It seems that linguistic anthropologists are being invited to play a role in making sense of the Orlando shooting, both in terms of addressing what it was and in terms of taking political action moving forward. The language used to talk about the shooting has become a hot topic, from Facebook walls (mine at least) to Presidential addresses. The question is, specifically, whether (a) the shooting ought to be called an act of “terrorism” or a “hate crime,” and (b) whether attacks that demonstrate some kind of connection (however tenuous) to ISIL or ISIS ought to be qualified as “radical Islam” or not. Two pieces (here and here) have recently appeared in the New York Times.
Referring to the criticism surrounding his non-use of “radical Islam,” Obama asked a series of questions linguistic anthropologists seem professionally trained to answer: “What exactly would using this label accomplish? What exactly would it change? Would it make ISIL less committed to try and kill Americans? Would it bring more allies? Is there a military strategy that is served by this? The answer” he goes on, becoming a citizen- (or Presidential)-linguistic anthropologist himself, “is none of the above. Calling a threat by a different name does not make it go away.”
The opposing side of the debate appears to be grounded in two beliefs. First, that “terrorism” and “radical Islam” provide the most accurate description of what occurred. In this case, as the thinking must go, both labels have a stable definition, and that the event of the Orlando shooting is a member of the set of things belonging to the descriptors “terrorism” and “radical Islam.”
Obama calls the argument a distraction with the purpose squeezing political capital out of the tragedy: “There’s no magic to the phrase ‘radical Islam.’” For those who adopt the view, however, the second belief is that semantic accuracy will, moving forward, allow the US to better target the problem and prevent future occurrences – a specific targeting and preventative measure most readers of speech event, I imagine, find abhorrent.
For his part, Obama appears to subscribe to a Juliet theory of language here, “What’s in a name? that which we call a rose/By any other name would smell as sweet” (although in reference to a context which couldn’t be more perverted). According to Juliet’s theory, a label for an event itself does not change the experience of that event, our understanding of its nature, and the decisions available to us moving forward. A “Montague” is “nor hand, nor foot/Nor arm, nor face.” A semantic/pragmatic confusion.
Yet, in refusing to use the term “radical Islam,” Obama does believe that something is accomplished by its use; that is, if using the term is not strategy, not using the term is strategy. The thinking seems to be that associating the terror of ISIS or Al Qaeda with Islam, even a radical faction of it, plants a seed in the minds of listeners that the actions of ISIS and others are Islamic (e.g., this)– not simply some fringe group which perverts Islam, but with Islam as a religion with over a billion followers. Should this seed be cultivated, the very understanding of the nature of the conflict ISIS wishes to advance – that Islam is the enemy of the West – will become prevalent in the US.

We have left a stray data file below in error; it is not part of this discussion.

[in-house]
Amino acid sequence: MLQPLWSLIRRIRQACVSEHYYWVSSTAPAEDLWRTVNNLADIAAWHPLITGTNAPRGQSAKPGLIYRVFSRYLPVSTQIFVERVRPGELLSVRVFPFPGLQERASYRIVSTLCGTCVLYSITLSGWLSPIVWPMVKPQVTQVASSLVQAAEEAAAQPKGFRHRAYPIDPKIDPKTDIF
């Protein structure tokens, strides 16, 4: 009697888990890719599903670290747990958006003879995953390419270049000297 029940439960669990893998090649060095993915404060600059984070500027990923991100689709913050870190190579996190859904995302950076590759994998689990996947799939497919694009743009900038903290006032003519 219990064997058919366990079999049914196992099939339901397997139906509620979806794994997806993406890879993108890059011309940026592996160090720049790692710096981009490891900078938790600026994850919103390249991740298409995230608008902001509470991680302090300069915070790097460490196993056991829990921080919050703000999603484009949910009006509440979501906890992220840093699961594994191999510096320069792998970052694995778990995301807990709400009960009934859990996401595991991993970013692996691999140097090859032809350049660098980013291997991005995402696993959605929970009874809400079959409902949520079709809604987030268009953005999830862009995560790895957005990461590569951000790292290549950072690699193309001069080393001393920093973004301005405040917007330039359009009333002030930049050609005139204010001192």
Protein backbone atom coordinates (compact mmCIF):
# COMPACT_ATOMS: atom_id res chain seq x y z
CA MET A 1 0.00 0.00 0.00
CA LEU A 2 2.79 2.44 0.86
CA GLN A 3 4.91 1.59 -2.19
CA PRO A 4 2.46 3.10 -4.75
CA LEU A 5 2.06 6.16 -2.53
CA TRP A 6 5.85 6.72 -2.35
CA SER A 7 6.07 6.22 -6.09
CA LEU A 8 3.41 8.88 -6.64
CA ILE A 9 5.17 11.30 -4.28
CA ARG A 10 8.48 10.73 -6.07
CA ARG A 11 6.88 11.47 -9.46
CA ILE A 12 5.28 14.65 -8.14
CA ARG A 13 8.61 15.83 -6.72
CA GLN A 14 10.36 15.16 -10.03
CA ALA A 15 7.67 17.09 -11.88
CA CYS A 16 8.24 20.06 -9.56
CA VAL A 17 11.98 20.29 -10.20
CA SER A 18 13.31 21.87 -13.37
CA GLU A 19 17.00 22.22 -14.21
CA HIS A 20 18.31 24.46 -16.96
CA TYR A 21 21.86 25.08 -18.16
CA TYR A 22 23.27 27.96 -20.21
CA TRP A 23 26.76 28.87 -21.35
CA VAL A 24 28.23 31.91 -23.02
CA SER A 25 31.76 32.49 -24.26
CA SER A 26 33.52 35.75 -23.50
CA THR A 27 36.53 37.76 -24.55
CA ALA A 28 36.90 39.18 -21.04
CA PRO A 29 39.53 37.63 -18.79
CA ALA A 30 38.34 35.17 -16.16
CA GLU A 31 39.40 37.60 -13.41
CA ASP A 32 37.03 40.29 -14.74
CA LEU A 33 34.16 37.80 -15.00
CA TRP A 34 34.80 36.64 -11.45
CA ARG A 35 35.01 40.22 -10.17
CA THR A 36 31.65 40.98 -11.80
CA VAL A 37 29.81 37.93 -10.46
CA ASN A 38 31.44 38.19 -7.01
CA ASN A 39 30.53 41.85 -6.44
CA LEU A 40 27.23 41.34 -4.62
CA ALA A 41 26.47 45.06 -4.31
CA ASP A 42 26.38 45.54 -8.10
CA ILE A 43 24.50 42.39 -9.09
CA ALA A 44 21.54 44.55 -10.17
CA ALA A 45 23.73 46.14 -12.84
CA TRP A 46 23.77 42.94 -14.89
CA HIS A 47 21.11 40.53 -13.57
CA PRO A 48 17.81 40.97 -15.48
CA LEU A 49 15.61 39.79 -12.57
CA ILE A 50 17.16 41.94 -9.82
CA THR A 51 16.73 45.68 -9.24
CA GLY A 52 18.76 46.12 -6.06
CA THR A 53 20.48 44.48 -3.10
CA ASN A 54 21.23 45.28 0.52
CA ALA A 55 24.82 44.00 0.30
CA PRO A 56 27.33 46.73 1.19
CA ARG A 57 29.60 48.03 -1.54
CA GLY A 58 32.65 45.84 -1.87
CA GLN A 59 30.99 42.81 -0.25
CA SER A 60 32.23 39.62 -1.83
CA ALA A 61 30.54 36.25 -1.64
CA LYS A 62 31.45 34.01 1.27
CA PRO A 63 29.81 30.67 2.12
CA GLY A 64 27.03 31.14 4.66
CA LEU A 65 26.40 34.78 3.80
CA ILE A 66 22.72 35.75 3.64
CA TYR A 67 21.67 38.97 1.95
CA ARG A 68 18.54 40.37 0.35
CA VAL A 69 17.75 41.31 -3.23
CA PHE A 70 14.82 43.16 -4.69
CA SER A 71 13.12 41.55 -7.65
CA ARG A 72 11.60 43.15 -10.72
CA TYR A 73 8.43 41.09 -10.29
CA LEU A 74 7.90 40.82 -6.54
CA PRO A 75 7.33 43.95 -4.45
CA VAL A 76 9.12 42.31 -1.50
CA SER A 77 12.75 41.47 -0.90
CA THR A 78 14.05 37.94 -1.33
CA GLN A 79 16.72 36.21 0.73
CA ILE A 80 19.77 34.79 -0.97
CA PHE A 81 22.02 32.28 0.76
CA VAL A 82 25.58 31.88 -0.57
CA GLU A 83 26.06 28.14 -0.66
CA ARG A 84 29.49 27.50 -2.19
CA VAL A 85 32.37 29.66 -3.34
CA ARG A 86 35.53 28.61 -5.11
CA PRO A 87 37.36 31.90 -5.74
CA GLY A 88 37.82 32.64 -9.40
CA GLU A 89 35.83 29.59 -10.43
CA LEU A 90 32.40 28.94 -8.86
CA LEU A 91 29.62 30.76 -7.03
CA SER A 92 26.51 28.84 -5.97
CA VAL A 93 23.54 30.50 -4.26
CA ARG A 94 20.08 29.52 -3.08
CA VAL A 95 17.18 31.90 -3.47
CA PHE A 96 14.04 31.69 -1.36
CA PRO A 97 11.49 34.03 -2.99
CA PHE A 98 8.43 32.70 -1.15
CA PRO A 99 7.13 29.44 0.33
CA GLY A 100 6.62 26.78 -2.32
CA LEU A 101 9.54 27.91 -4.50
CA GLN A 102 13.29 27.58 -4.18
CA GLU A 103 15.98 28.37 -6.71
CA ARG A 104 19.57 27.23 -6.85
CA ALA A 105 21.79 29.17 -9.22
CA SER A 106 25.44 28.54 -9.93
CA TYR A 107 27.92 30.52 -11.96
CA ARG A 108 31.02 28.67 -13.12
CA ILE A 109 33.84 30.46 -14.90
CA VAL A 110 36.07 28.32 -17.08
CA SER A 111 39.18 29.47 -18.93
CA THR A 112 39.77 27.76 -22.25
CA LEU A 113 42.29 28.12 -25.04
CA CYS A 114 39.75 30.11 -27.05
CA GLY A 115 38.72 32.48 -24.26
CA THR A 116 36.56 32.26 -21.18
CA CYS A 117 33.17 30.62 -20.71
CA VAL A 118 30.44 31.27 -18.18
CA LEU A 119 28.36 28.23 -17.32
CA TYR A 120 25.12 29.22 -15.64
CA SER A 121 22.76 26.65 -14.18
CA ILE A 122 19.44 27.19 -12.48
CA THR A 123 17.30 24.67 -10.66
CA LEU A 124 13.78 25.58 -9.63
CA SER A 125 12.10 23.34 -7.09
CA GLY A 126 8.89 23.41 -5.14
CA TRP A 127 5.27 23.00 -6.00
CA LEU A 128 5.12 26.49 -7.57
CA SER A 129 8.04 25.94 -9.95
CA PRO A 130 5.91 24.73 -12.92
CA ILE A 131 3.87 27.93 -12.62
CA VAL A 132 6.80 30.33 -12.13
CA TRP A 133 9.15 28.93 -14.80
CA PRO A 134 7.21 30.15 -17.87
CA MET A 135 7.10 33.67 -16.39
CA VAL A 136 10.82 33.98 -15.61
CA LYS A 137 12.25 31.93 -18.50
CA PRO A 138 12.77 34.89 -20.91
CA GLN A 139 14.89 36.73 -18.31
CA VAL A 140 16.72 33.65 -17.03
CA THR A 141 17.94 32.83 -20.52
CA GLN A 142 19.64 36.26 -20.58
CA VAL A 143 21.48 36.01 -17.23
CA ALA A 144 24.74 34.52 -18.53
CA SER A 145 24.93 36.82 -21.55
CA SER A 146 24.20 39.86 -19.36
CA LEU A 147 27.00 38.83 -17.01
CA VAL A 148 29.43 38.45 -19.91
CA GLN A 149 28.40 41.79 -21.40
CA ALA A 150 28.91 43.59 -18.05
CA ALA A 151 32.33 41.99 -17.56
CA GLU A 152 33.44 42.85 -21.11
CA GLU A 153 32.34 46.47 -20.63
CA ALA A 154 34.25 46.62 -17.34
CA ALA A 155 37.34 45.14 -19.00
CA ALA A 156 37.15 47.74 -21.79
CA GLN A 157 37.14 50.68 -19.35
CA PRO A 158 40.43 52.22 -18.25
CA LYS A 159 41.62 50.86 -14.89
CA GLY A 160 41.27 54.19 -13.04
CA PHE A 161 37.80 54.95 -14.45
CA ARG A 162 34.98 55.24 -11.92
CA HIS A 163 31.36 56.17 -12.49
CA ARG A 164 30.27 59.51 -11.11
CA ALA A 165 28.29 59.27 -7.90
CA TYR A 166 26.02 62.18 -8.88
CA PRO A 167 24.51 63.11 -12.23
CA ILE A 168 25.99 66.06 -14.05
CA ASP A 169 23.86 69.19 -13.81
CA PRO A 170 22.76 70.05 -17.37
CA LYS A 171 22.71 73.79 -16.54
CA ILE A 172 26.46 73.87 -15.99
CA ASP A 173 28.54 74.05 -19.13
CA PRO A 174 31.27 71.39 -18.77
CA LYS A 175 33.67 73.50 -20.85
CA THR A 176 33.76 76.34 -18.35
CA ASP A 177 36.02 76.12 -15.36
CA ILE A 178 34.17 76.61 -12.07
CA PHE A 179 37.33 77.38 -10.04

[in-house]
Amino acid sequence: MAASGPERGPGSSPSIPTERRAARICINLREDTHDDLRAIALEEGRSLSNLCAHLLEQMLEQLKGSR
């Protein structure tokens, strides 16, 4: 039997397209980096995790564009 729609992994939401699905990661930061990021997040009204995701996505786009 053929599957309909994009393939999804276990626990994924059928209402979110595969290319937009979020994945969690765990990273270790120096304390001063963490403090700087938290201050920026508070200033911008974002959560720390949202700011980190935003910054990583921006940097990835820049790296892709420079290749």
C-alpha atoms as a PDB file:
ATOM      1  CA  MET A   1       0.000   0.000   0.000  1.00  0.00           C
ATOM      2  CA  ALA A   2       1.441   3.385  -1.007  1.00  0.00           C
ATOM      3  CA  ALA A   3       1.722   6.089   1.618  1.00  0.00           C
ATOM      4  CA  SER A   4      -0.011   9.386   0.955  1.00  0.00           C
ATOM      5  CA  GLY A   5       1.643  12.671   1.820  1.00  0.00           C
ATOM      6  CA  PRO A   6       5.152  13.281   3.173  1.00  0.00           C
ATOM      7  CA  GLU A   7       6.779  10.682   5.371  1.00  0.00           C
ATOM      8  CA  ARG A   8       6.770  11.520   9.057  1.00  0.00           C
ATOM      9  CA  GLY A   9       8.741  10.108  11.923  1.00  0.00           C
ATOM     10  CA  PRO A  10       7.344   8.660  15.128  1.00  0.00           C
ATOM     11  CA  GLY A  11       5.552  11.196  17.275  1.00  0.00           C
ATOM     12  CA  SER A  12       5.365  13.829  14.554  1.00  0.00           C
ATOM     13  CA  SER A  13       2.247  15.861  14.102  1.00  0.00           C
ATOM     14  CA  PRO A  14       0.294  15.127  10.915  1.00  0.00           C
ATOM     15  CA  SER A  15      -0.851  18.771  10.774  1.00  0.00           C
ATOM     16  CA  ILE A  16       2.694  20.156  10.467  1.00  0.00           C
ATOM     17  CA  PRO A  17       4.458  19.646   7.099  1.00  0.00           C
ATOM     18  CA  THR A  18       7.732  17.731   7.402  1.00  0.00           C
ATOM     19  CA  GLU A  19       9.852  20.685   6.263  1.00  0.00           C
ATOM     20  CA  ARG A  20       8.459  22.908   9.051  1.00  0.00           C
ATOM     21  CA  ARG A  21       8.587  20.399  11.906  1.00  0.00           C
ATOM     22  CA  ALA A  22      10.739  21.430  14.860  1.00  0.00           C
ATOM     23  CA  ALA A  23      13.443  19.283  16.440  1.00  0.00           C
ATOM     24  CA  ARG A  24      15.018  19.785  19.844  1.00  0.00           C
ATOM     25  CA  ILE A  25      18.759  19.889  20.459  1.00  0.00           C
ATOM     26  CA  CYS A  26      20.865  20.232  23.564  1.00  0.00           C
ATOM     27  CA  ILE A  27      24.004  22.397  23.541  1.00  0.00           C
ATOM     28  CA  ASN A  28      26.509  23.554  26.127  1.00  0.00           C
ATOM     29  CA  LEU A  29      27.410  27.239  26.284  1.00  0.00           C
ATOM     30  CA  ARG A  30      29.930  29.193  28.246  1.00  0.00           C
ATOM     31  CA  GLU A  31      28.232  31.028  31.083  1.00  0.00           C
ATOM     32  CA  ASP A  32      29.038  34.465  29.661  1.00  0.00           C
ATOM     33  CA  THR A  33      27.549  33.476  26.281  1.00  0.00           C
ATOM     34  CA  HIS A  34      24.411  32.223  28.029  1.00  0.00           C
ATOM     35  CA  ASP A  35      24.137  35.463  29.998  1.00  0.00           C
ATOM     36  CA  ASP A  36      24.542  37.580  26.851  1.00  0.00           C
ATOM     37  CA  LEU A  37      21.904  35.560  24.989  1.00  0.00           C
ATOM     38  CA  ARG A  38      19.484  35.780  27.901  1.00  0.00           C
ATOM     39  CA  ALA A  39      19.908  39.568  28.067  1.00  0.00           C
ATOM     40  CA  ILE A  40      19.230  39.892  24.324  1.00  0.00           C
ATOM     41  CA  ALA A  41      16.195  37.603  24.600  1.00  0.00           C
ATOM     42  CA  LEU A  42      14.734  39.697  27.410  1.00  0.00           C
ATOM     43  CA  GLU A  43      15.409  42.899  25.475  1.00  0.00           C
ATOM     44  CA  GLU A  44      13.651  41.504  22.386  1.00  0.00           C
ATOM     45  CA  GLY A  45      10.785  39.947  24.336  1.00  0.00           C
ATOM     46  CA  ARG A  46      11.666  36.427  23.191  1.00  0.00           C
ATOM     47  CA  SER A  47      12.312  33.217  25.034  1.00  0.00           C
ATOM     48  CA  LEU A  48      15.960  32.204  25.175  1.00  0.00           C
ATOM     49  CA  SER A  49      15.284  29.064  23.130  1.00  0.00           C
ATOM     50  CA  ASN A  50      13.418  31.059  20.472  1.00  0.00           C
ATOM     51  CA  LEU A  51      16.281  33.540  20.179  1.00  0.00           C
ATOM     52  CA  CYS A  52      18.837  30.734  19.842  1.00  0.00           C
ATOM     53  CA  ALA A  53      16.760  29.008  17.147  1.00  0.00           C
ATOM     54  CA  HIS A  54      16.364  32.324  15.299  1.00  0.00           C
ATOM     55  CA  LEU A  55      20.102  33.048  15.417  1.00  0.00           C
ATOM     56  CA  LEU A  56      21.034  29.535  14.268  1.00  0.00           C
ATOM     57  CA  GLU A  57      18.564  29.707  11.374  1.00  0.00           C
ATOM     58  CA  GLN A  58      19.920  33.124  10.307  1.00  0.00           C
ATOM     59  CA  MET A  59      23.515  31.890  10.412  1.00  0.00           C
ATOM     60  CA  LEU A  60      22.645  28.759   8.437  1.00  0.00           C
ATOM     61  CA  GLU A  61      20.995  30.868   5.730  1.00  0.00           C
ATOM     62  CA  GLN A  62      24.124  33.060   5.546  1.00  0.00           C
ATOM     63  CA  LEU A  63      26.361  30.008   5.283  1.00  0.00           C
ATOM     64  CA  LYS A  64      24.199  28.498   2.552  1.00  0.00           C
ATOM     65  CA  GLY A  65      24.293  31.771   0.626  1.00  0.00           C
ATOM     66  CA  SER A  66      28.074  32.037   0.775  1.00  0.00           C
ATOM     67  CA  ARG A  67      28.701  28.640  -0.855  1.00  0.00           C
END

Obama, in this way, does ascribe some magic to the term “radical Islam.” Given linguistic anthropologists prolonged engagement with the work of language, does the term “radical Islam” work on the American population in the way Obama fears? Discursive psychologists might have an answer, but we are reminded of Widdowson’s critique of Fairclough and Critical Discourse Analysis: is Obama here inscribing “significance” in the “signification of the sign” (in Widdowson’s words)? Or, in plainer language, does Obama believe that the import of the term in specific instances of use is the same as its abstract dictionary definition?
When I hear the work “terrorism” in reference to the Orlando shooting, I do not forget that it was a hate crime. If I hear a right-wing commentator cite “radical Islam” as having influenced the shooter, I do not then assume that followers of Islam might likewise be motivated. I do not need to be a critical discourse analyst to keep the issue clear in my mind. And I imagine it’s the same for most Americans, in the US and beyond. It seems to me that aside from heated exchanges about whether labels like “radical Islam” or “terrorism” should be used, the issue is in the end that some in the US actually believe the conflict with ISIS resides in Islam (as is perfectly clear in Trump’s desire to ban Muslim immigrants) and others who understand the conflict to be driven by historical conflicts, political ambition and instability, poverty, exclusion and forms of hate (i.e., not the set of beliefs that over a billion people devise ways to follow. A further issue is, of course, whether the Orlando massacre has anything substantive to do with ISIS at all).
Is there anything that linguistic anthropologists can contribute? Is the debate about the pragmatic action of the labels discussed a diversion, as it seems to me? Do labels really imply broader models of the world that listeners internalize through some psychological processes upon hearing? Or does the social action and activities of language operate differently? Can linguistic anthropologists characterize better the participatory frameworks within which words work and maintain, and thereby better clarify the communicative practices that keep Americans divided? It was not, of course, the label “Montague” alone that kept the Montagues and Capulets tragically divided, but more plausibly the local political and economic organization of the period that allowed kinship identifiers to undertake social action — thereby keeping a Romeo from a Juliet or a Tybalt from a Mercutio.
*Thanks to Eric G and Mark L for their advance reads and helpful comments.
**Cover photo by Samuel Corum/Anadolu Agency/Getty Images